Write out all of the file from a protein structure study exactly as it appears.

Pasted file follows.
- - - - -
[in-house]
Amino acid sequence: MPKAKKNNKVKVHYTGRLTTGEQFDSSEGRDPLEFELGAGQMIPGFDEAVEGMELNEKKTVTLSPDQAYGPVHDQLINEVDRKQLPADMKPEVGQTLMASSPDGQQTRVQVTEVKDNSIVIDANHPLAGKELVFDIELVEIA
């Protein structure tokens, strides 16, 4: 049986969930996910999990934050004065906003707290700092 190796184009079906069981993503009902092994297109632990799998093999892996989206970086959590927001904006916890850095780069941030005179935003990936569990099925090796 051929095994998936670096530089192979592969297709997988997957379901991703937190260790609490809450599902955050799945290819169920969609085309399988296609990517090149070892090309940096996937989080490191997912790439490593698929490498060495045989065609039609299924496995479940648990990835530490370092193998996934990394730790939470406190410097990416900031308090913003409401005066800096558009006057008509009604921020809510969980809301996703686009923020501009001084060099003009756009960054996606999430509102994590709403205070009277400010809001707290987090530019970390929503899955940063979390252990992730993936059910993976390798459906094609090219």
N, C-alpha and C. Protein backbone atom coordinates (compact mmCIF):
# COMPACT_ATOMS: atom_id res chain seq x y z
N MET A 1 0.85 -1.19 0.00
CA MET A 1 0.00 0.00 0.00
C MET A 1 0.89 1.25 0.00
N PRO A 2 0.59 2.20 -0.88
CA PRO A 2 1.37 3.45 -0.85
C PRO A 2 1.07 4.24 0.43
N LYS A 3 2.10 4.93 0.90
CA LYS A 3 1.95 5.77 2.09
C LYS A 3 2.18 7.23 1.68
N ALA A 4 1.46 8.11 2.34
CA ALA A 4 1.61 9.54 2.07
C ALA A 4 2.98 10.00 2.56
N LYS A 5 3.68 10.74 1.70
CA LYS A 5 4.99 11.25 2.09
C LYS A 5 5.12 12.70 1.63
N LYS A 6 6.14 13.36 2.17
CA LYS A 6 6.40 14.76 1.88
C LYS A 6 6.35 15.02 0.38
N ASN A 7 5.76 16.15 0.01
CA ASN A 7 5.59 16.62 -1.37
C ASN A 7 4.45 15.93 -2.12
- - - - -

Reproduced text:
[in-house]
Amino acid sequence: MPKAKKNNKVKVHYTGRLTTGEQFDSSEGRDPLEFELGAGQMIPGFDEAVEGMELNEKKTVTLSPDQAYGPVHDQLINEVDRKQLPADMKPEVGQTLMASSPDGQQTRVQVTEVKDNSIVIDANHPLAGKELVFDIELVEIA
């Protein structure tokens, strides 16, 4: 049986969930996910999990934050004065906003707290700092 190796184009079906069981993503009902092994297109632990799998093999892996989206970086959590927001904006916890850095780069941030005179935003990936569990099925090796 051929095994998936670096530089192979592969297709997988997957379901991703937190260790609490809450599902955050799945290819169920969609085309399988296609990517090149070892090309940096996937989080490191997912790439490593698929490498060495045989065609039609299924496995479940648990990835530490370092193998996934990394730790939470406190410097990416900031308090913003409401005066800096558009006057008509009604921020809510969980809301996703686009923020501009001084060099003009756009960054996606999430509102994590709403205070009277400010809001707290987090530019970390929503899955940063979390252990992730993936059910993976390798459906094609090219």
N, C-alpha and C. Protein backbone atom coordinates (compact mmCIF):
# COMPACT_ATOMS: atom_id res chain seq x y z
N MET A 1 0.85 -1.19 0.00
CA MET A 1 0.00 0.00 0.00
C MET A 1 0.89 1.25 0.00
N PRO A 2 0.59 2.20 -0.88
CA PRO A 2 1.37 3.45 -0.85
C PRO A 2 1.07 4.24 0.43
N LYS A 3 2.10 4.93 0.90
CA LYS A 3 1.95 5.77 2.09
C LYS A 3 2.18 7.23 1.68
N ALA A 4 1.46 8.11 2.34
CA ALA A 4 1.61 9.54 2.07
C ALA A 4 2.98 10.00 2.56
N LYS A 5 3.68 10.74 1.70
CA LYS A 5 4.99 11.25 2.09
C LYS A 5 5.12 12.70 1.63
N LYS A 6 6.14 13.36 2.17
CA LYS A 6 6.40 14.76 1.88
C LYS A 6 6.35 15.02 0.38
N ASN A 7 5.76 16.15 0.01
CA ASN A 7 5.59 16.62 -1.37
C ASN A 7 4.45 15.93 -2.12